One of the students who messaged Jules wrote of a boy who wore a Confederate sweatshirt to school every day. I, myself, attended a small town high school in Wisconsin, and there was also a boy like that at my school.

Such clothing at my school was deemed to be protected by freedom of speech, but yet students could not wear shirts with curse words or drug or alcohol references on them. Girls were sent home for their dresses being too short because our administration believed that legs were more distracting to students' education than racism.

Based on these boys' shameful prom picture and anonymous reports of racism by fellow classmates, it seems to be that they are able to be racist and sexist freely in the school hallways with no repercussions. This, sadly, isn't surprising in our country today.

This picture was not just a ill-thought one-time joke. This picture is a reflection of the boys' belief in them being superior because they are white. This is not okay.

With a little glimmer of hope for humanity, the boy in the upper right-hand corner of the prom photo chose to not participate in the salute when the picture was taken. He refused because it was against his morals and he did not believe in what it stood for. In addition, he admitted having been bullied by the other boys in the picture since middle school.

The Baraboo School District condemned the photo posted from one of their students' Twitter accounts:

In addition, they posted a copy of the letter that was sent out to the parents of BHS students.

I strongly believe that one of the biggest problems in education in the United States is that it refuses to directly address racism and hatred towards other races in our history. Instances of abuse towards other races are simply mentioned and brushed off, without directly and thoroughly addressing why those instances happened, and how they're still happening today.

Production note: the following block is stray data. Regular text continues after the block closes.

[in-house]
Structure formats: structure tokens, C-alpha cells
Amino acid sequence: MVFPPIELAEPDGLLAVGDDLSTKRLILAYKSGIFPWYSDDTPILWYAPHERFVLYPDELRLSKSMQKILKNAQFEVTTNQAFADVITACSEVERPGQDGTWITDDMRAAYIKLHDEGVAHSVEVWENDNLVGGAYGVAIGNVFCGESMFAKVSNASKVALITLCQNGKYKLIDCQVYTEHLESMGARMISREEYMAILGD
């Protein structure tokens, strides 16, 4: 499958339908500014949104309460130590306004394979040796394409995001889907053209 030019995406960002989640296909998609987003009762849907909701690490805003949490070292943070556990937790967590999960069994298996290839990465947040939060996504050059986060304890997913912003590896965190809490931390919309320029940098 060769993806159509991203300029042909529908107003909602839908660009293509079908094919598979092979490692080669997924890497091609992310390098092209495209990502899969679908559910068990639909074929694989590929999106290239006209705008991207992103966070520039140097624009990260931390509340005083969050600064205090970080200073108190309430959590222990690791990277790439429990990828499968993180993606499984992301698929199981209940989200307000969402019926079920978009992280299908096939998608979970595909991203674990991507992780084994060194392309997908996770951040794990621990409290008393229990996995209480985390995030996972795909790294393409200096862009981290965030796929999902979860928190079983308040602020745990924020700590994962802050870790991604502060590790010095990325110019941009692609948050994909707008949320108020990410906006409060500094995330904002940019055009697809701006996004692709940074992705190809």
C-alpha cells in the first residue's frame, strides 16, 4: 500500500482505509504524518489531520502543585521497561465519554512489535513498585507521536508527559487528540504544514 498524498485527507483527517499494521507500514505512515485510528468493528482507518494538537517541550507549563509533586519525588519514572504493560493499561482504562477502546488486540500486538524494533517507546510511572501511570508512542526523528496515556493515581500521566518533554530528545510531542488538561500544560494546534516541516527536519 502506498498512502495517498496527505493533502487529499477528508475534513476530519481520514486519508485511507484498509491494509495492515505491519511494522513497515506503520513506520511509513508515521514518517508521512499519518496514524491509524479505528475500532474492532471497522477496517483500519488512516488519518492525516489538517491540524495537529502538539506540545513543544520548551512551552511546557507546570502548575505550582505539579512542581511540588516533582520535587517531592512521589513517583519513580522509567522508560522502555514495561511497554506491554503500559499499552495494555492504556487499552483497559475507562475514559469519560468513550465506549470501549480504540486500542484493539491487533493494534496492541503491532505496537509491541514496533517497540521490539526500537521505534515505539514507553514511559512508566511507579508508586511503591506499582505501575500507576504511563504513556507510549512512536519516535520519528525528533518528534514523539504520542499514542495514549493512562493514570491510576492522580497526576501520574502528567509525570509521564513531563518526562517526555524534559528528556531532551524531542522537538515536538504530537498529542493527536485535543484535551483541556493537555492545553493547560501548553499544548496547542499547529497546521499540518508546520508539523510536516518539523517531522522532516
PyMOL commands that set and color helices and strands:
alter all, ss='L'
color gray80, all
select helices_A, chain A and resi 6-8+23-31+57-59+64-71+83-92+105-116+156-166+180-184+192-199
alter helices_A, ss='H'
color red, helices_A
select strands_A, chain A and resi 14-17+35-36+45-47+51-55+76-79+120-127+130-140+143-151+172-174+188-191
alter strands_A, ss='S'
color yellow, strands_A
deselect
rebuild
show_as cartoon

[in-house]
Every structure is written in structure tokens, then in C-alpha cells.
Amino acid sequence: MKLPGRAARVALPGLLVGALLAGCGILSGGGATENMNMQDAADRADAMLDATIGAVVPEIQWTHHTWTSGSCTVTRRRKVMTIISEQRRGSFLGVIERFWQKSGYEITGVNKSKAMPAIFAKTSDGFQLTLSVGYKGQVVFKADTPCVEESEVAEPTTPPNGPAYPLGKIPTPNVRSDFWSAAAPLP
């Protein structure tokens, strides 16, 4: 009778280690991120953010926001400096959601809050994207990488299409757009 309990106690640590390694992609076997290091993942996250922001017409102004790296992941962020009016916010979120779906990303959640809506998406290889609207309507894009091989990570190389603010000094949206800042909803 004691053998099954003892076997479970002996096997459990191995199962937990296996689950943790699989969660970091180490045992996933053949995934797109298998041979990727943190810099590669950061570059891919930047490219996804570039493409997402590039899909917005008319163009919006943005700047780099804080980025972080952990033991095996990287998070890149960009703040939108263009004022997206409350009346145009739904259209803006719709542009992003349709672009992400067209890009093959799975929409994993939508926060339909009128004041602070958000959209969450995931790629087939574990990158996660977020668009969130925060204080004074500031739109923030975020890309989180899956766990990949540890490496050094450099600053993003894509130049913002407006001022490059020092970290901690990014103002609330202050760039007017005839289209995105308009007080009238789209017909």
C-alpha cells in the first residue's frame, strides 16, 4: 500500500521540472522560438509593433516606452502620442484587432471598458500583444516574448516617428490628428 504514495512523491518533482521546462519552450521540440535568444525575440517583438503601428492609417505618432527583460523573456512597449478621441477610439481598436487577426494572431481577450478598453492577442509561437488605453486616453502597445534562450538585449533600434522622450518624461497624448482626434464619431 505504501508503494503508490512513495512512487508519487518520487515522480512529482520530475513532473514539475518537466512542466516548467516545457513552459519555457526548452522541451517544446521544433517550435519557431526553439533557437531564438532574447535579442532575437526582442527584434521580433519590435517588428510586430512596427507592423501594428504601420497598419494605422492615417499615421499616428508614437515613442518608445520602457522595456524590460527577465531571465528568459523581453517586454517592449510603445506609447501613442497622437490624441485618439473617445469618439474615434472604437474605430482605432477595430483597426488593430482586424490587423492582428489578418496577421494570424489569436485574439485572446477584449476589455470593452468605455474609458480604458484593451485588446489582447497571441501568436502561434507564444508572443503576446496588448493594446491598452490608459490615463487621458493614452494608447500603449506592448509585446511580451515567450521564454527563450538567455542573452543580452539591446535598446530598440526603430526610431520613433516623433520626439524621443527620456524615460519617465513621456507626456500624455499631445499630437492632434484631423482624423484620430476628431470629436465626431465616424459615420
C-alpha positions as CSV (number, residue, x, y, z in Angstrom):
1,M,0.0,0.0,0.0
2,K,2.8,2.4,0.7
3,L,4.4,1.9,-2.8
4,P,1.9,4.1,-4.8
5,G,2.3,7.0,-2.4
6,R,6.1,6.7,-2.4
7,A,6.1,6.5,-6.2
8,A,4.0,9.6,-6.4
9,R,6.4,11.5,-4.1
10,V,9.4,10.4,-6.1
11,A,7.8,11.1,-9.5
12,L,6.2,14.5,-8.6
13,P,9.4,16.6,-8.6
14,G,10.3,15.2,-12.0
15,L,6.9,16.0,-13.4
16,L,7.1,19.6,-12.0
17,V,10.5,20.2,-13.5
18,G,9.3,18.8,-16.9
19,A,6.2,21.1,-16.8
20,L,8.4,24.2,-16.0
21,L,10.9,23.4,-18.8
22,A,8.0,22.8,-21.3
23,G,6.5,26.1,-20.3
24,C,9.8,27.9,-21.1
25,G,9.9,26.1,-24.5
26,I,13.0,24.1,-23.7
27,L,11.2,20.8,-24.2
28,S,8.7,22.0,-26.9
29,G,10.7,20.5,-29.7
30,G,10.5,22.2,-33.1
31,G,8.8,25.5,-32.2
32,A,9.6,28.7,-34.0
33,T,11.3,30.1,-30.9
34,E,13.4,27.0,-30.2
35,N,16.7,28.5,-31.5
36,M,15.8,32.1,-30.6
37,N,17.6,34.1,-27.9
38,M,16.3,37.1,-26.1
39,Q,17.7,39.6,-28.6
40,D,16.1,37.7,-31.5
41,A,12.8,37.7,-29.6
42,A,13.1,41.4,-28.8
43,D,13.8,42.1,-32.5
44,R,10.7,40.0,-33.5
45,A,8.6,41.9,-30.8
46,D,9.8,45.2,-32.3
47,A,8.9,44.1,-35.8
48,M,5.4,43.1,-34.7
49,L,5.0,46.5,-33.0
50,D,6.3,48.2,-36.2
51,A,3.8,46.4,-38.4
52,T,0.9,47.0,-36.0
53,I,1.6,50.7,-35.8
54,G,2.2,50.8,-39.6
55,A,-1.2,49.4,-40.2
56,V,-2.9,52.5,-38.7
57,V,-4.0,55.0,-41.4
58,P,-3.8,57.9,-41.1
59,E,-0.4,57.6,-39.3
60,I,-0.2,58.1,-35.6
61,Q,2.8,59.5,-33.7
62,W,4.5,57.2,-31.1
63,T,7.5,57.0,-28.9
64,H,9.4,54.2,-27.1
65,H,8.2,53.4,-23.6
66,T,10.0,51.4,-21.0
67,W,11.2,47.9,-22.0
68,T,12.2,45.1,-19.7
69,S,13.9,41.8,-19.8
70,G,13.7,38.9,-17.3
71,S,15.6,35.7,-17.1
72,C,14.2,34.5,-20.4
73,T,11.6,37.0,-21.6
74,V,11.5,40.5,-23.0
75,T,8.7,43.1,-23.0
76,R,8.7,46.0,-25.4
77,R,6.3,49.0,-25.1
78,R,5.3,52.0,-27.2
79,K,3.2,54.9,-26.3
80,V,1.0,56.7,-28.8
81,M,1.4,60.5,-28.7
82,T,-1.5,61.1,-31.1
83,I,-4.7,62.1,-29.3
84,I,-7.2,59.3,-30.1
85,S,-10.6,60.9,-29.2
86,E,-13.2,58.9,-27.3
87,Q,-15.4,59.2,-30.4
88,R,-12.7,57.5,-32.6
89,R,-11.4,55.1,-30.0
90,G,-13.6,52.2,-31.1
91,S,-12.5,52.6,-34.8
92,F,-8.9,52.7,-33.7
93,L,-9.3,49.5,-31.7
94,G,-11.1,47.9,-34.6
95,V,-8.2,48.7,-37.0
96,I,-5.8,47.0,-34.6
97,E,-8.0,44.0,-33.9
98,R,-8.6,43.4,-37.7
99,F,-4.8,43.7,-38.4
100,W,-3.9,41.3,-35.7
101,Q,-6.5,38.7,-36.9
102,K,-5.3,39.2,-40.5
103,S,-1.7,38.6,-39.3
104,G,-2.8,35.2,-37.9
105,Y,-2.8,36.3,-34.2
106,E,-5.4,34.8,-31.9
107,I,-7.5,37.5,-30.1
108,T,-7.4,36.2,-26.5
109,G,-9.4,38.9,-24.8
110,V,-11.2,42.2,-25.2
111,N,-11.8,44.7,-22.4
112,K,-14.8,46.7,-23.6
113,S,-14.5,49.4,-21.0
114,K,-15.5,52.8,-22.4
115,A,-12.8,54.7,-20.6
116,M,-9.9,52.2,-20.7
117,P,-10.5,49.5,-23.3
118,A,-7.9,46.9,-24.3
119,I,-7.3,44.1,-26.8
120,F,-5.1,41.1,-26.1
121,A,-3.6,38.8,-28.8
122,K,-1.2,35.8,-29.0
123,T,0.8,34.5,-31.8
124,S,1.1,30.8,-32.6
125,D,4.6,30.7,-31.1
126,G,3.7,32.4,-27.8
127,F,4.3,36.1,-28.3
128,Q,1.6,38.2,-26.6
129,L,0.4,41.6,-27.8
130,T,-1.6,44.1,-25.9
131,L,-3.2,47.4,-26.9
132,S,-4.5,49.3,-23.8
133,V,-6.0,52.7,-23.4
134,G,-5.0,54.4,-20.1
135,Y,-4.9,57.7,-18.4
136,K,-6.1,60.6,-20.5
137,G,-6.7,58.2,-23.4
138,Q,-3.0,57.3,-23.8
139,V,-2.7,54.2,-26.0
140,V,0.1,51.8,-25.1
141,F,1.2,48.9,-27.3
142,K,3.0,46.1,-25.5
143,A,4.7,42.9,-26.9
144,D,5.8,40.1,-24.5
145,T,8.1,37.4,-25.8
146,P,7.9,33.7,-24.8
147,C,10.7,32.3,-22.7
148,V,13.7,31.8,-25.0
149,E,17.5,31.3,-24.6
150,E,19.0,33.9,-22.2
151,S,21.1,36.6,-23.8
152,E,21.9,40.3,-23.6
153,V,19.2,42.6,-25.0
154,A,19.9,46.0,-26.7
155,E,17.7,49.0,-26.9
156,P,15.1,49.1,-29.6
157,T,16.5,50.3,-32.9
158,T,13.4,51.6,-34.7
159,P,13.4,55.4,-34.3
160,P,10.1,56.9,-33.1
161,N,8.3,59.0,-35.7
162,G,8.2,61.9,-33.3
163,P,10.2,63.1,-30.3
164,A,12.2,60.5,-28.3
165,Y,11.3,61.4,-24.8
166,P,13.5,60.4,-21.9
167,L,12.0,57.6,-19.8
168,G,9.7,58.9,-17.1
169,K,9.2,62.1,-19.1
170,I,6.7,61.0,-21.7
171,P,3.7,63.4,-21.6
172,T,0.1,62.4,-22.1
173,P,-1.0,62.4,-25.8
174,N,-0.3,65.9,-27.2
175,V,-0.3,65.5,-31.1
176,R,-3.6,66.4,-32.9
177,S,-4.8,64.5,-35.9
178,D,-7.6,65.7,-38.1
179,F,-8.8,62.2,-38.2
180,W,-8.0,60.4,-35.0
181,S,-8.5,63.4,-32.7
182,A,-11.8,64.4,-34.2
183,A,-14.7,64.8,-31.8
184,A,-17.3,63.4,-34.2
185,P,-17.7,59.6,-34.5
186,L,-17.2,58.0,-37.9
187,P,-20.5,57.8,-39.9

Our schools need to do better. Brushing off clear racism and hatred is unacceptable and detrimental to those experiencing such from their fellow classmates. For being a country that was taken over by immigrants, it's sad how unaccepting it is of people of different skin color. Each of us individually needs to do better, our schools need to do better, our government needs to do better and society needs to do better. We need to stop taking steps back and start moving forward into a future in which we are all equal and treated as such.

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Yup, People Of Color Know How To Speak English

Shocker.

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It can get tiring to always have to explain one's self.